WWE had a superficial and stereotypical process for hiring and pushing their stars for a long time. CM Punk and Daniel Bryan were the two biggest names in changing the game for the foreseeable future. Both men signed following successful independent wrestling careers and became two of the biggest WWE stars of the past decade. Punk’s brash personality and inherent charisma showed WWE that his average body type wasn’t going to stop fans from buying into him. The same would be said for Bryan, despite his shorter height and more unconventional look. Their success has put more emphasis on signing performers that connect with the fans, regardless of their look. WWE’s old philosophy was so strong that no one would have bought into Punk and Bryan being mega-stars.
11. PG Rating
2000 was around the height of The Attitude Era with WWE completely dominating the ratings war over WCW and becoming bigger than ever. The era felt like it would never end and the TV-14 rating allowing foul language, sexual content and the use of blood was in full swing. The idea of the rating being changed back to PG was so far removed at the time, but it did finally happen in 2009. WWE has gone the route of losing the edgy content and banning blood from television in an effort to bring in more children and families. They have not budged on the PG rating and it doesn’t appear like it will be going away any time soon.
10. Sting Debuts for WWE… in 2014
WCW was in pretty bad shape in 2000, so some fans could have predicted that Sting would have appeared for WWE, but no one would have called his debut coming all the way in 2014. Sting refused to sign with the WWE following the death of WCW and spent the majority of his time with TNA. After years of avoiding it, Sting finally made his first appearance for WWE at the 2014 Survivor Series at the age of 55. Sting entered a feud with Triple H culminating in his first WrestleMania match. The Stinger would only have one more PPV match against Seth Rollins before officially retiring from the sport during his Hall of Fame speech.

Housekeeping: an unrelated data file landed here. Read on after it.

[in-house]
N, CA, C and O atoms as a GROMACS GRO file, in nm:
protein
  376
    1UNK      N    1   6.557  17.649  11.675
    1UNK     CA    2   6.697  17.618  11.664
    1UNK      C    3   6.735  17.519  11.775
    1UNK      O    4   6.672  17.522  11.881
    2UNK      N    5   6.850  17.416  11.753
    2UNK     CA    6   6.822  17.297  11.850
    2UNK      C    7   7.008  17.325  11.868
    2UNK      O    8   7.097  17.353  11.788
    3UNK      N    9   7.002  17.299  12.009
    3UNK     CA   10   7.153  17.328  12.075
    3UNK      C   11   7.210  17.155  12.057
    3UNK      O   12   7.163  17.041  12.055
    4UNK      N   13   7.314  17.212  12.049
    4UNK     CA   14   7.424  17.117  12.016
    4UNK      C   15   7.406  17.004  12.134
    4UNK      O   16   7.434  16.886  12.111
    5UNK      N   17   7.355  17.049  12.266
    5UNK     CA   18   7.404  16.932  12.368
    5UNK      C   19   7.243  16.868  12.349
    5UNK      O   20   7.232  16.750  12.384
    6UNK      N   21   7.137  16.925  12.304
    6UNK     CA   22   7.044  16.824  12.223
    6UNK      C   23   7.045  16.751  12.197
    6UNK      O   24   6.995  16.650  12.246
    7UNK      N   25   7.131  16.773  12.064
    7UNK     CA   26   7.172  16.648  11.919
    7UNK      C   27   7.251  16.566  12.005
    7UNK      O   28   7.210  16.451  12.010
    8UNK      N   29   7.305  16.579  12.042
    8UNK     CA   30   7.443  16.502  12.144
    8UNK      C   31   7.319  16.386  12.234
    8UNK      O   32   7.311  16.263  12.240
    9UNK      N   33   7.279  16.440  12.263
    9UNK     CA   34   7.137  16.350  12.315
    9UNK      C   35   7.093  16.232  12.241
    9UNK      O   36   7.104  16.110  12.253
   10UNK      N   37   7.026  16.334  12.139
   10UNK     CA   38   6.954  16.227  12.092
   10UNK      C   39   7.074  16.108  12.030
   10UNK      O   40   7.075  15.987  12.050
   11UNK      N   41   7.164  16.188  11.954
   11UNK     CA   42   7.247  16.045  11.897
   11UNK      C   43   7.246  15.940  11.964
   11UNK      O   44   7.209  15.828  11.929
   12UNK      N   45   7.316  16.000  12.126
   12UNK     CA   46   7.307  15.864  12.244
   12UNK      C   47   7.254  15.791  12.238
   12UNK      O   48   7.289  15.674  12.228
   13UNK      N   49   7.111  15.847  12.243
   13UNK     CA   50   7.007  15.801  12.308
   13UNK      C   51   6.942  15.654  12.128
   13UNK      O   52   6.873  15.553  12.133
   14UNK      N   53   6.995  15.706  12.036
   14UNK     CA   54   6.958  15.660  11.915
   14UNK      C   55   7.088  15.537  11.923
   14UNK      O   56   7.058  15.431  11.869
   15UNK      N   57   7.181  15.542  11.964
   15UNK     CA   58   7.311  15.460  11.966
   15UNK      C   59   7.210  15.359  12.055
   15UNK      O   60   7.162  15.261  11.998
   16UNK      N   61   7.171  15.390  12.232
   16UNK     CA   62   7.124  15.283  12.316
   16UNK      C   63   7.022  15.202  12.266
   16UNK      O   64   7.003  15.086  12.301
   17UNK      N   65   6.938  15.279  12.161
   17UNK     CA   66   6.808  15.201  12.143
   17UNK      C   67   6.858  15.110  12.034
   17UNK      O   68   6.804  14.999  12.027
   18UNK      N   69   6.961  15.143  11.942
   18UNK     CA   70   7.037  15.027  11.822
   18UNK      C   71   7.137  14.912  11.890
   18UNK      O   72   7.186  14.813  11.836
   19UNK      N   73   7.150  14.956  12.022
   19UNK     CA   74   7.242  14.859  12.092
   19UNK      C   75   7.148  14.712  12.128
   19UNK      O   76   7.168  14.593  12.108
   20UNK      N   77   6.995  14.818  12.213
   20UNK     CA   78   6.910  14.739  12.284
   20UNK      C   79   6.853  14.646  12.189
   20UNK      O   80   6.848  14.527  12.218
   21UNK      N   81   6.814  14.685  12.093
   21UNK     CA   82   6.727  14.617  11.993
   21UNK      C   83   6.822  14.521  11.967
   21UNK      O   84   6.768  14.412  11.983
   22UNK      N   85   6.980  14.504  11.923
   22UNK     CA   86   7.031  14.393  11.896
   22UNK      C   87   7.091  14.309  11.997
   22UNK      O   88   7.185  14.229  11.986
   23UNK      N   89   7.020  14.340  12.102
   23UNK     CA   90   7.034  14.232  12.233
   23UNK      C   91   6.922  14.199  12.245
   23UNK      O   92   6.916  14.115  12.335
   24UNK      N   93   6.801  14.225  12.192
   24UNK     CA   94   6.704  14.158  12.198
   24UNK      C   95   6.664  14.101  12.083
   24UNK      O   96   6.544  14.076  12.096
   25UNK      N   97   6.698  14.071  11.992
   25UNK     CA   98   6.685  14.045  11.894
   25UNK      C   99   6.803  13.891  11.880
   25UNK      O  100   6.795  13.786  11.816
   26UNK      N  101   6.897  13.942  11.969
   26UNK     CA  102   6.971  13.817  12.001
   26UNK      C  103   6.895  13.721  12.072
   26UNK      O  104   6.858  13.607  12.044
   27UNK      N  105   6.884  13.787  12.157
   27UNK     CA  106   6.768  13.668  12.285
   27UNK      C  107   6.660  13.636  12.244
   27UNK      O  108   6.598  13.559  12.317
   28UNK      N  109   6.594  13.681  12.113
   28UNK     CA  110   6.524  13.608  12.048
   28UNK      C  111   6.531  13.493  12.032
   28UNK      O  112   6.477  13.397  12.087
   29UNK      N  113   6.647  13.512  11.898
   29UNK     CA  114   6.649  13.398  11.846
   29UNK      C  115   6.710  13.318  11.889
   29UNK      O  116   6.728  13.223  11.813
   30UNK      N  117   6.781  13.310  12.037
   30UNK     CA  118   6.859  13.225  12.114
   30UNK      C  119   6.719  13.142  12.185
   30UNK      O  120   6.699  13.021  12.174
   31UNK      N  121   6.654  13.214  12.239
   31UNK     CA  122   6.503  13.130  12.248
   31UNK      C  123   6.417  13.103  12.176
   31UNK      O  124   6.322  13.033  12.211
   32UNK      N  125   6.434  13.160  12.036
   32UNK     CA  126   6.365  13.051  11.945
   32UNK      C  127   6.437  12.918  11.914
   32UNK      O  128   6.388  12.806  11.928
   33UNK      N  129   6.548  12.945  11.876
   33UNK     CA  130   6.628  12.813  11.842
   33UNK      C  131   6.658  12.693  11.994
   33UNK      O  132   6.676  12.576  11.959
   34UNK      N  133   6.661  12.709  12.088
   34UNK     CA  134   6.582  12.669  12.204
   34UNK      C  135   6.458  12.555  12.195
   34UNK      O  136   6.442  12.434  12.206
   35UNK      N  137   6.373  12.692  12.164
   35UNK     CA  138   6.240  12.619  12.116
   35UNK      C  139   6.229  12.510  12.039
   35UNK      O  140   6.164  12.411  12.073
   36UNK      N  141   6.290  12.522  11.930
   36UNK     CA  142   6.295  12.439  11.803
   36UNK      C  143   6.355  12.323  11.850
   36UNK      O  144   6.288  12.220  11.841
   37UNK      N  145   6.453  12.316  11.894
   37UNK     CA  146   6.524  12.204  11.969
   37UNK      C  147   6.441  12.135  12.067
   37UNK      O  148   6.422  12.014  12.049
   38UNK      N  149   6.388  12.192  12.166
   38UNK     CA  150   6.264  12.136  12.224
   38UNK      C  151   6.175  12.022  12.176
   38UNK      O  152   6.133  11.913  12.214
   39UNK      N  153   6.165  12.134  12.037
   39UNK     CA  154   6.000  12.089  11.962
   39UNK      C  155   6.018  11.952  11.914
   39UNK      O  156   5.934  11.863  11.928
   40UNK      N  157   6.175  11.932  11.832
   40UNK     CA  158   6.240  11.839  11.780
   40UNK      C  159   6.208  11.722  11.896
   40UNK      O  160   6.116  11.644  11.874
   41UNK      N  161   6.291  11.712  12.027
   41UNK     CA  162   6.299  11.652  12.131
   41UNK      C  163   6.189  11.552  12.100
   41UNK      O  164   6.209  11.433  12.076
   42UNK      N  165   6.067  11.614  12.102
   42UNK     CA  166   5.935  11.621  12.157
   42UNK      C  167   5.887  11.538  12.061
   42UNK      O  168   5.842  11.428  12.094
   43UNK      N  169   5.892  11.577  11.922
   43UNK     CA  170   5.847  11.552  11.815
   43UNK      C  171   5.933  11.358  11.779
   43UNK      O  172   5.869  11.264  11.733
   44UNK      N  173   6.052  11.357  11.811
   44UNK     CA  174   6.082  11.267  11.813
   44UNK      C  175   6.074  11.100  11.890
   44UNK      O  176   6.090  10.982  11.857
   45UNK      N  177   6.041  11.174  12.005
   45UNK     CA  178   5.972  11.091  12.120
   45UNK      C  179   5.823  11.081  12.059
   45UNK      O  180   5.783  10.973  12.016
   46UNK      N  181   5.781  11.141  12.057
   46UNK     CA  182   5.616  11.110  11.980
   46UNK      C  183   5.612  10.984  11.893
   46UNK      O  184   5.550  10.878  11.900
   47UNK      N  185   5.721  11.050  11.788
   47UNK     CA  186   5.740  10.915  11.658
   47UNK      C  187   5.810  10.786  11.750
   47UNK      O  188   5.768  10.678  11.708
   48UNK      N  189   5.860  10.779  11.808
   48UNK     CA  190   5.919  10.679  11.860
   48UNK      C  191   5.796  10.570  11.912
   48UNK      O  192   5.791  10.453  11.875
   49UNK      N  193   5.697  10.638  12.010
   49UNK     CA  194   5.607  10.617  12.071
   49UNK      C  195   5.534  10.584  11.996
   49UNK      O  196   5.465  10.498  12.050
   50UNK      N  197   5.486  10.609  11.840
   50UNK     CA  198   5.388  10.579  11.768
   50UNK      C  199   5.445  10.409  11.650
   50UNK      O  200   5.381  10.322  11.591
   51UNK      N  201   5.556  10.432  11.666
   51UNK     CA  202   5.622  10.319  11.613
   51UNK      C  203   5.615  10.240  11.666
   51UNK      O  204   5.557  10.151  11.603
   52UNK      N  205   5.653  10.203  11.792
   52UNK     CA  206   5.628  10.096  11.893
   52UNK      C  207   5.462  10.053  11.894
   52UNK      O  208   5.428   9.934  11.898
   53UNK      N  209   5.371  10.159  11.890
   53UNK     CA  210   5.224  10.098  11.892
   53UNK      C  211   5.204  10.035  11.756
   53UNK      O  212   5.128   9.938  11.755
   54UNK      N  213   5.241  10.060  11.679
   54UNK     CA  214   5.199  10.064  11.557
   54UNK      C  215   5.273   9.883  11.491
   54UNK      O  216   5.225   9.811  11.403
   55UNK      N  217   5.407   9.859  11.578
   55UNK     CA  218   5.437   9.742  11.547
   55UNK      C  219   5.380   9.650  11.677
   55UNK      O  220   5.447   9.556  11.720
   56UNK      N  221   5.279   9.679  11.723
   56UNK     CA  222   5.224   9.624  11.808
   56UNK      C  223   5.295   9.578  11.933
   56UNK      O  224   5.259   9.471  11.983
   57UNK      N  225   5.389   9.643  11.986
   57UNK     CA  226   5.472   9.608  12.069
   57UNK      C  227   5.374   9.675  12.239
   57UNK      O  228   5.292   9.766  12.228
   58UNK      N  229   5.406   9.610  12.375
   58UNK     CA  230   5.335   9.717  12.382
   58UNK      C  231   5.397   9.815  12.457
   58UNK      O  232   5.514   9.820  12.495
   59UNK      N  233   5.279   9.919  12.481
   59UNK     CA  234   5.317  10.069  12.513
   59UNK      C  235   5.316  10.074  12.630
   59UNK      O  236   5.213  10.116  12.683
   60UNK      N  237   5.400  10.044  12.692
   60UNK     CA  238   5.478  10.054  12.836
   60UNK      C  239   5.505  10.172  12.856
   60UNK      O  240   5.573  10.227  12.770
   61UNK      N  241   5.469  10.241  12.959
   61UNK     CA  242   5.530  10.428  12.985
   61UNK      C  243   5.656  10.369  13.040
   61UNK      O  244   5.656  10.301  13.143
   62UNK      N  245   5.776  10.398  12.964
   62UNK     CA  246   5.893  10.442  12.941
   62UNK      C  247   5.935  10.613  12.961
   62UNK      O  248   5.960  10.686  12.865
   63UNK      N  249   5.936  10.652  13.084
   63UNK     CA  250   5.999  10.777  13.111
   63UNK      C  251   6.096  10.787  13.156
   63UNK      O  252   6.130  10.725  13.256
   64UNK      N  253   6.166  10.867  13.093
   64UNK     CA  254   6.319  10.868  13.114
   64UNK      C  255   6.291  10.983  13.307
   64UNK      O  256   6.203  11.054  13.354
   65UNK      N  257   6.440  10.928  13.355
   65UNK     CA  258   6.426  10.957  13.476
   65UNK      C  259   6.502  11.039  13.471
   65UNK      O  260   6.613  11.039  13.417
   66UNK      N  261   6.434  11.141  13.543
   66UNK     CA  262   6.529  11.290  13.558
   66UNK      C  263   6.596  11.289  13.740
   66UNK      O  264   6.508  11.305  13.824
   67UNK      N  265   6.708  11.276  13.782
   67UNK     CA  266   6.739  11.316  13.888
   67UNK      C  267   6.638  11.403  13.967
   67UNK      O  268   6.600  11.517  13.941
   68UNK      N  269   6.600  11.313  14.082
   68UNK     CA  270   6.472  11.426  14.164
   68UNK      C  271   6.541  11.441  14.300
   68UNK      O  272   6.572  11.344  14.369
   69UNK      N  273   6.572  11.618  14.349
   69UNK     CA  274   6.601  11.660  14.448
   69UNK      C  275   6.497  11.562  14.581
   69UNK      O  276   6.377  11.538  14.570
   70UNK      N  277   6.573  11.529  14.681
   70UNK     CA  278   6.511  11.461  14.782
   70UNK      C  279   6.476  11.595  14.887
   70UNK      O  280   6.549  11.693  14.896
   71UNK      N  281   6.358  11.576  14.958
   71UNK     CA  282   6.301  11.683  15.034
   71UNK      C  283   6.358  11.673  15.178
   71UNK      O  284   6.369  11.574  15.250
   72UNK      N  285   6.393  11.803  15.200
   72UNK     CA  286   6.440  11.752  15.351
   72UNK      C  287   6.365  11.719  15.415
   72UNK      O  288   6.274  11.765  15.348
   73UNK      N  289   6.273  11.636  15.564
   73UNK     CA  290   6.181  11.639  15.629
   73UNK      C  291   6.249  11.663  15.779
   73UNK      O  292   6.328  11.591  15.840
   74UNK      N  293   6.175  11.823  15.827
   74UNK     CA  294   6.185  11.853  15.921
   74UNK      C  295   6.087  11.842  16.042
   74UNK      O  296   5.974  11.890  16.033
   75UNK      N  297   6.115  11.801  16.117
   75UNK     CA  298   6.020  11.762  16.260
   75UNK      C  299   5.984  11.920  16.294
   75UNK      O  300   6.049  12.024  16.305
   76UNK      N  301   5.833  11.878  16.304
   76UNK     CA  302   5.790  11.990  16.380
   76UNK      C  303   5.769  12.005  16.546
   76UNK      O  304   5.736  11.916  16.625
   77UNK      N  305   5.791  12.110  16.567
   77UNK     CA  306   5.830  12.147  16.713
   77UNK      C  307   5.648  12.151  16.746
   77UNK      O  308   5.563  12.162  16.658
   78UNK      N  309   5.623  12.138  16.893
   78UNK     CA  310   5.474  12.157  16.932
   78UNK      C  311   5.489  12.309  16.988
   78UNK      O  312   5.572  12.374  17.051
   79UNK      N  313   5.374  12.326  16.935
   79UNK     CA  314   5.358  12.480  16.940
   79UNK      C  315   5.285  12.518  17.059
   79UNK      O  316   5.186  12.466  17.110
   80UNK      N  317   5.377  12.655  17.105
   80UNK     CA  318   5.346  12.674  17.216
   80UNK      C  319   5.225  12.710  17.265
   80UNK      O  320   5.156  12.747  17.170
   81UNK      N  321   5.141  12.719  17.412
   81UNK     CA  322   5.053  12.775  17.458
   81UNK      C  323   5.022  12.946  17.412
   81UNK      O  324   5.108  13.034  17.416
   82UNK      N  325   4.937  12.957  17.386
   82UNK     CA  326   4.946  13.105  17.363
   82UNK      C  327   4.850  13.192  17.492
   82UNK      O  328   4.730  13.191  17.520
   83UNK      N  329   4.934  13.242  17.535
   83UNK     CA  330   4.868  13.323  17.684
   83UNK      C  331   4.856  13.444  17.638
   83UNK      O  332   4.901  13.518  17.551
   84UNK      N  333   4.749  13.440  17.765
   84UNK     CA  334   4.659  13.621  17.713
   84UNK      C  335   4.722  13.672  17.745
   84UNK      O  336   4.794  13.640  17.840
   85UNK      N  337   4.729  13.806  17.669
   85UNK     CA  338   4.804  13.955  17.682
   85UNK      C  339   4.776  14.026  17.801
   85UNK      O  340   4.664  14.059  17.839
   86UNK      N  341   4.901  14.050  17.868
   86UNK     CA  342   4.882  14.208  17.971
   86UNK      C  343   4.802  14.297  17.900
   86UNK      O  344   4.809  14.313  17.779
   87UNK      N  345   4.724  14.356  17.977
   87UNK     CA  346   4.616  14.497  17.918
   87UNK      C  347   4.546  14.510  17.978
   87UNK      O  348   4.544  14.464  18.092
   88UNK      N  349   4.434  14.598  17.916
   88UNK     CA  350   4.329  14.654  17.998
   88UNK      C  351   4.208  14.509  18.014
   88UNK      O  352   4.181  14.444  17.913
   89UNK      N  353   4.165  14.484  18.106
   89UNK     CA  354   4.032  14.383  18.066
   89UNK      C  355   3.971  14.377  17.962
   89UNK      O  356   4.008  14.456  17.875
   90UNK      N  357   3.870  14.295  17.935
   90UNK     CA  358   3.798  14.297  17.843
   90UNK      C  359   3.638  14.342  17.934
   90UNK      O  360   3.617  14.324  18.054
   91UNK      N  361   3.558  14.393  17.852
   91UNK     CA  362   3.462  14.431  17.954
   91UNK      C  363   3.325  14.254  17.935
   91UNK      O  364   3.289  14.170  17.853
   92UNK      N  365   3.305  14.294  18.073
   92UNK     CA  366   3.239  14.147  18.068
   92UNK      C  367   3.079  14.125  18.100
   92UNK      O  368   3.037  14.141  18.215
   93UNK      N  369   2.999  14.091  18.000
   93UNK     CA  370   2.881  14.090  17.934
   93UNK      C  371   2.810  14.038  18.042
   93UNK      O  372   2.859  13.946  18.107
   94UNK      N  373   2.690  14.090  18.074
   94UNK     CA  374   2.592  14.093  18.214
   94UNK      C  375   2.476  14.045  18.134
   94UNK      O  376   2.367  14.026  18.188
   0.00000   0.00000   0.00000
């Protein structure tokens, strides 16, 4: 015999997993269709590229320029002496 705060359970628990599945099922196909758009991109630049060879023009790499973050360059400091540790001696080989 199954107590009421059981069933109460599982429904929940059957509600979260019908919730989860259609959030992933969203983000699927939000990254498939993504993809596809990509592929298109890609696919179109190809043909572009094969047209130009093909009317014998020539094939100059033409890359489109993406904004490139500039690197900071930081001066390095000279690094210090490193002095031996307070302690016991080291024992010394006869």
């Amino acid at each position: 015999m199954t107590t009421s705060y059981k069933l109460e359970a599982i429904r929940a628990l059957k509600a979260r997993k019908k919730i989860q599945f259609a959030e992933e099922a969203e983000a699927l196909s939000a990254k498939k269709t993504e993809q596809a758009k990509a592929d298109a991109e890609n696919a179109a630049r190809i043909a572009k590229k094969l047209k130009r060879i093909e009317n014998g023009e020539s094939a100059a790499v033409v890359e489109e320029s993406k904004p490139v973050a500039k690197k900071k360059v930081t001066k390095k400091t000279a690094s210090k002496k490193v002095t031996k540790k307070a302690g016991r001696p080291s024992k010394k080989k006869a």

9. Shawn Michaels Returns and is Actually Better Than Before
Shawn Michaels was arguably the best in-ring performer of the 90s, with his tremendous matches stealing the show most nights. A severe back injury forced him to retire in 1998 and it was assumed he would never return to the ring. Michaels shocked us all and made a full-time comeback in 2002. He instantly became the best wrestler on the roster again. His in-ring work was even better than we remembered and he added much more to his legacy. Without the past personal demons of drugs or alcohol and just having a better overall attitude this time, Michaels delivered another decade of outstanding work before hanging them up for good.
8. Bret Hart Makes Peace With WWE
The Montreal Screwjob was still fresh in our minds in 2000, as it was just three years after WWE screwed Bret Hart on his final night in the company. Hart vowed to never return and held a deep hatred for Vince McMahon, Shawn Michaels and Triple H. Following years of animosity on Bret’s end, he felt it was time to make peace and give fans the ability to see his work through DVDs or other WWE projects. Hart returned to the company in 2010 and would end up having a match against Vince McMahon at WrestleMania XXVI. The most unpredictable thing was Bret burying the hatchet with Shawn Michaels and the two actually becoming friends after all the bad blood from the past.
7. Hulk Hogan’s Racist Tirade
Hulk Hogan was making bank in WCW in 2000 and just about everything he has done since then has been rather confusing. The legend had multiple returns and falling outs with WWE over the past sixteen years and at one point tried to lead TNA into starting a new Monday Night War against Vince McMahon before hopelessly failing. Hogan’s wrestling greed and ego would have been easy to predict, but his racist tirade in a leaked sex video is definitely something no one would have predicted. The public perception of Hogan has gone down big time with his racist comments but he did manage to win millions in a lawsuit against Gawker for leaking the tape. Hulkster has lived the most unpredictable life out of anybody else since 2000.